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Source: The New York Times
Stopping traffic in Manhattan with Indian classical dance
Saturday, August 20, 2011

L-R: Manipuri dancers from the Natya Academy performing “Yugal Nartan”.
A performance by Rukmini Vijayakumar.

Each August now brings one of the highlights of the New York dance calendar in, of all places, the Financial District at lunchtime: namely, the Erasing Borders Festival of Indian Dance open-air performance. It's held as part of the Battery Dance Company's annual Downtown Dance Festival and presented by the Indo-American Arts Council.

What makes it marvellous isn't necessarily the quality of the dance (the event is an anthology of Indian styles) or the authenticity of its delivery (most of the music is taped and considerably amplified) but its sheer incongruity. You see people of various races stopping in their tracks to watch, or gazing down from their office windows, while dancers in traditional Indian costume perform dances from the other side of the world, against a backdrop of New York skyscrapers and a soundscape of urban noise.

The event's other great virtue is its diversity of styles deriving from different geographical regions. It's fascinating to see not just how the classic forms differ from one another but also to identify the many sensuous features they have in common. A programme will include dances that range from pure form to communicative gesticulation; footwork that employs the ball of the foot and heel as well as an excitingly slap of the sole; a wonderfully pliancy of the spine as well as a sharply geometrical sense of addressing contrasting bodily directions (right versus left, one diagonal versus another). Not to mention a precise choreography of the eyes; an articulation of the hands and fingers that is thrillingly elaborate by any Western standard; a powerful coordination of gesture, eye and torso; and a complex metrical sense far from any Western norm.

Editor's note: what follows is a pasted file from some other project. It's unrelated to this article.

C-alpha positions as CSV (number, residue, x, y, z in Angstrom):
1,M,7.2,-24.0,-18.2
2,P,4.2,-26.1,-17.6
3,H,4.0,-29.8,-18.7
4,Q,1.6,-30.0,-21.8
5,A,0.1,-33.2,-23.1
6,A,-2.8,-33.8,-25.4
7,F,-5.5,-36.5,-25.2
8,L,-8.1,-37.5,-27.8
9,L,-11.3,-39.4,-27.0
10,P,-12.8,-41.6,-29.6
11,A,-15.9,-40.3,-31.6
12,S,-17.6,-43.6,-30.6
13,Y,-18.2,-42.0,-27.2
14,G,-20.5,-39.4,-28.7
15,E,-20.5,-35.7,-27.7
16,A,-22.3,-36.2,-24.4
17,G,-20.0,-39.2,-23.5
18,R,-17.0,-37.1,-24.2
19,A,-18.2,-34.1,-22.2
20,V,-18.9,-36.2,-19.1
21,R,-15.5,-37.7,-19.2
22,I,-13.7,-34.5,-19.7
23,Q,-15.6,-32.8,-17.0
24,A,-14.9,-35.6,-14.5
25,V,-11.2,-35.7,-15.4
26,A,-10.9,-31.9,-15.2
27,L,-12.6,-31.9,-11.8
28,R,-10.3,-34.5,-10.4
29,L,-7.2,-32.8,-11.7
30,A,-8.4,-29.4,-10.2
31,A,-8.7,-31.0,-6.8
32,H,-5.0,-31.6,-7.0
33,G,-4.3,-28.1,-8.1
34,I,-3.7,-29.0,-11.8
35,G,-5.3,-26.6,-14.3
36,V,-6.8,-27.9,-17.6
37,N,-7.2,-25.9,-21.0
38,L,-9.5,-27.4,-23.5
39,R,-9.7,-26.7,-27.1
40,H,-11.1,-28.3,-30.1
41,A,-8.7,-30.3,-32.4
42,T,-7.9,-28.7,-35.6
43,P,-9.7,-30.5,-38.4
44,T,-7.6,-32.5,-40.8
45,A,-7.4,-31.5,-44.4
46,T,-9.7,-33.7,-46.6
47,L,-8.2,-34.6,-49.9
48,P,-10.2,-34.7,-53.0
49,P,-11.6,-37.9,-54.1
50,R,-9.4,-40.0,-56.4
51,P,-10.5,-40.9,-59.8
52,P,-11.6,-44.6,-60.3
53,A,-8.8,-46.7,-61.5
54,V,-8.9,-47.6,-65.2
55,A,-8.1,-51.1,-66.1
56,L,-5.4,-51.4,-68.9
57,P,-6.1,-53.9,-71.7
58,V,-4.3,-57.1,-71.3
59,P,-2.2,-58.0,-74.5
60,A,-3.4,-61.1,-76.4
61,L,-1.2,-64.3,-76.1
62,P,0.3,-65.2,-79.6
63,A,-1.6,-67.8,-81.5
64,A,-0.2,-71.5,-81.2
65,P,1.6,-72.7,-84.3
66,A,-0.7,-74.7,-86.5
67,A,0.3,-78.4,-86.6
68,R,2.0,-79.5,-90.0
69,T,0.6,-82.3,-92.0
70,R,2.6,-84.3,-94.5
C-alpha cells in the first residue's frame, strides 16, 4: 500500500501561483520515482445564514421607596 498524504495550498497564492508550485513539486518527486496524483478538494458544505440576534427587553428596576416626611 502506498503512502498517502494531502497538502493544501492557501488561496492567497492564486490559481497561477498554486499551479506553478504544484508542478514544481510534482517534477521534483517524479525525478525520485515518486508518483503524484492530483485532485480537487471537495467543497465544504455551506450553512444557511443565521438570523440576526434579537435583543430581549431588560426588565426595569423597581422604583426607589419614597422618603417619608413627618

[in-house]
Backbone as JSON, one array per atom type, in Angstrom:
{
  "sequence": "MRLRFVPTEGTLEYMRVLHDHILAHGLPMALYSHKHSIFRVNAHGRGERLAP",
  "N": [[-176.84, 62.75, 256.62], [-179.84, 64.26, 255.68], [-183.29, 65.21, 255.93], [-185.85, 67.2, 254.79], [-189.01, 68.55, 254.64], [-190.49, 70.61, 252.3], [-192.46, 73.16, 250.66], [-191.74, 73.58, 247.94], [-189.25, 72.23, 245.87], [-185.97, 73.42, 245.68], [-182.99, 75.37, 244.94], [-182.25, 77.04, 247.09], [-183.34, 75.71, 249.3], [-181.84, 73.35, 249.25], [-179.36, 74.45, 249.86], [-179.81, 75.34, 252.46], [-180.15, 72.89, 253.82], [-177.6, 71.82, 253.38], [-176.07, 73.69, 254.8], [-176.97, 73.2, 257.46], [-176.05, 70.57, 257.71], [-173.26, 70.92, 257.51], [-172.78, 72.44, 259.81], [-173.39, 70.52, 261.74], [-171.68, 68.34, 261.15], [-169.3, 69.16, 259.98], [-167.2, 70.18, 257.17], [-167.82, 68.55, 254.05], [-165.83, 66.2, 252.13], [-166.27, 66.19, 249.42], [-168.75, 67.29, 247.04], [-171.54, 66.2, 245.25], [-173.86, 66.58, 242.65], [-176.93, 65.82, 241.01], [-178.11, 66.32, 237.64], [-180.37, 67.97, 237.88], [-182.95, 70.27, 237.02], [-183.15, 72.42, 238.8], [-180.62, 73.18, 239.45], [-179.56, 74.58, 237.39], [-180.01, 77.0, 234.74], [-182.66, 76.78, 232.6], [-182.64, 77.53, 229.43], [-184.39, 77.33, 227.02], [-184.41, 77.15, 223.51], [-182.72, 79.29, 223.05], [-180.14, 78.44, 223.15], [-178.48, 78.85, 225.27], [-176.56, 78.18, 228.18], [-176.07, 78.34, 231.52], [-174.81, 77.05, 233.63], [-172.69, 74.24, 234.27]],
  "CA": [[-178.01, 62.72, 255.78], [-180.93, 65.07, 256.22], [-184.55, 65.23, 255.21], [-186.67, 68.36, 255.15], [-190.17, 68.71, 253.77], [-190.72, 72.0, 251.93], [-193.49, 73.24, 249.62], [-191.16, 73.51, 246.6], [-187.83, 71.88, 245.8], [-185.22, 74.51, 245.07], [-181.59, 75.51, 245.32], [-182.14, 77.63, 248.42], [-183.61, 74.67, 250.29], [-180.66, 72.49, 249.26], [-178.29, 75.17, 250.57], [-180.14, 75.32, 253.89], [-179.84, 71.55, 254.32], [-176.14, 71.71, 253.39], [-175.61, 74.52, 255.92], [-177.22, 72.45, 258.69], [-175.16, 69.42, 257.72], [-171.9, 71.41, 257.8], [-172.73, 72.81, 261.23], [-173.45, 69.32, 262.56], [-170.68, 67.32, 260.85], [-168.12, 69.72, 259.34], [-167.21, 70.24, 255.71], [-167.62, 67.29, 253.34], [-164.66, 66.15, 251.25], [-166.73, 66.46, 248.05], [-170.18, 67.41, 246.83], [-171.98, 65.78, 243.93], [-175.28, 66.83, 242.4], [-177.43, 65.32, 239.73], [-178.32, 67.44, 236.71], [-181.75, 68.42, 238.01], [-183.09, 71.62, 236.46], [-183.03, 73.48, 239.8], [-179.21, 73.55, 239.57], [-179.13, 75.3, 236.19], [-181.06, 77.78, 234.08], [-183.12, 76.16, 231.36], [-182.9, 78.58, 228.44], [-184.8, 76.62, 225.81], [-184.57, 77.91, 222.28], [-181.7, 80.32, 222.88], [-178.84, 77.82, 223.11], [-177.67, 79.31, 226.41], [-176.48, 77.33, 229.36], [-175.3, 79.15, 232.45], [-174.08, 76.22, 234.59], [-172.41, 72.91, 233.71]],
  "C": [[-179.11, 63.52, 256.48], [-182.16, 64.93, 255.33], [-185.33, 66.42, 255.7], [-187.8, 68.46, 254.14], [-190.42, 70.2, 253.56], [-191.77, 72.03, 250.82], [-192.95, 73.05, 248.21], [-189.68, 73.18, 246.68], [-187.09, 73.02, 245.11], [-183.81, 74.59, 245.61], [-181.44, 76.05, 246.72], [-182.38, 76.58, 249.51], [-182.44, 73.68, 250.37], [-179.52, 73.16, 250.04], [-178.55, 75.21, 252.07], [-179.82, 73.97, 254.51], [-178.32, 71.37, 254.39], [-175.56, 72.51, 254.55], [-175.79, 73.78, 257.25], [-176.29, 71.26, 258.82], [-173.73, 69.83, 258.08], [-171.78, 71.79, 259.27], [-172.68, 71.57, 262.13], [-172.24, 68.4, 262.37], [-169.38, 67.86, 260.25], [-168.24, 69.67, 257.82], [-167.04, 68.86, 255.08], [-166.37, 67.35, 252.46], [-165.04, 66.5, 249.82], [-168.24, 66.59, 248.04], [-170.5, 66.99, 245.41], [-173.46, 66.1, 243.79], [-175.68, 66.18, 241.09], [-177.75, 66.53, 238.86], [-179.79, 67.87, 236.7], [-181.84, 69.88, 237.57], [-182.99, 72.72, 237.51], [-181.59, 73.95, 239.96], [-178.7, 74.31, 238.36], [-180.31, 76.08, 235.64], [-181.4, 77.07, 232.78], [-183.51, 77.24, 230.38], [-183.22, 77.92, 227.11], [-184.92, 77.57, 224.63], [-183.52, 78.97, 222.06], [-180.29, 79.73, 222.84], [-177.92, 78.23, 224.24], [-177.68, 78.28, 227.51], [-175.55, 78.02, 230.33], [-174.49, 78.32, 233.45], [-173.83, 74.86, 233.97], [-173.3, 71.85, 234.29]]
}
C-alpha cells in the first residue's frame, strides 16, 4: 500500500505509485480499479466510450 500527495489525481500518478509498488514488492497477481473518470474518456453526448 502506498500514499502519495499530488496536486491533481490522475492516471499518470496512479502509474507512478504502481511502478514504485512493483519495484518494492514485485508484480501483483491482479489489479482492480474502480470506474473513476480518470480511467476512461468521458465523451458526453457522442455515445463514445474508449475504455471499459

Larger than all those details is the way that Indian dance connects the dancer to things beyond herself (or, more rarely, himself). The human addresses the divine, nature, abstract forces and the cosmos. Often a subtle but profound acting sense is involved, so that you see a dancer become multiple characters, and sometimes a single dancer conducting both sides of a dialogue.

Last Wednesday's performance brought a strikingly lovely Rukmini Vijayakumar, dancing both the Bharatanatyam idiom and a modern number. It also included examples of two unfamiliar but traditional genres, Mohiniattam (from Kerala in south India) and Manipuri (from the hills of north-eastern India). The slender, supple Vijayakumar has a stirringly beautiful face, with burning eyes that repeatedly catch the observer's breath; and she makes those eyes part of the fabric of the dance.

The glories of her dancing are primarily in her upper body: her lower-body rhythm is clear but soft in enunciation. In terms of gesture, switches of angle and communicating swift changes of emotion (alarm, then surprise, then joy), she is not just engaging but also authoritative.

Nothing in the programme, however, was more picturesque than the single-file entrance of the seven Manipuri dancers from the Natya Academy: six women followed a bare-chested and white-turbaned male drummer. His solo -- the “Pung Cholam” -- was quite an event. He danced while still drumming and sometimes held balances, hopped while holding a position and then even turned in that hopping position. His movements were all calmly and quietly achieved with more emphasis on length of phrase than percussive excitement.

Earlier on, two female Manipuri dancers danced the “Yugal Nartan.” The tall headdress of the first (playing Krishna), with its circular plumed decoration, and the rigid, bright farthingale worn by the second (as Radha) stay in the memory. Both combined pattering footwork beneath upper-body tilting. The Erasing Borders festival has not presented Manipuri in New York before.

Mandakini Trivedi opened Wednesday's performance with a solo in the Mohiniattam style of invocation to the elephant-headed god Ganapati. She is a sharp-faced and intelligent dancer who charmingly shows you her idiom's swinging, swaying, undulating appeal. Her own dancing itself has no special beauties, but she makes you want to see more of Mohiniattam. Where she comes into her own is as an actress: at the beginning of each dance, her face alone has changed, and her body language has a number of lively mutations as she plays different characters.

Source: The New York Times
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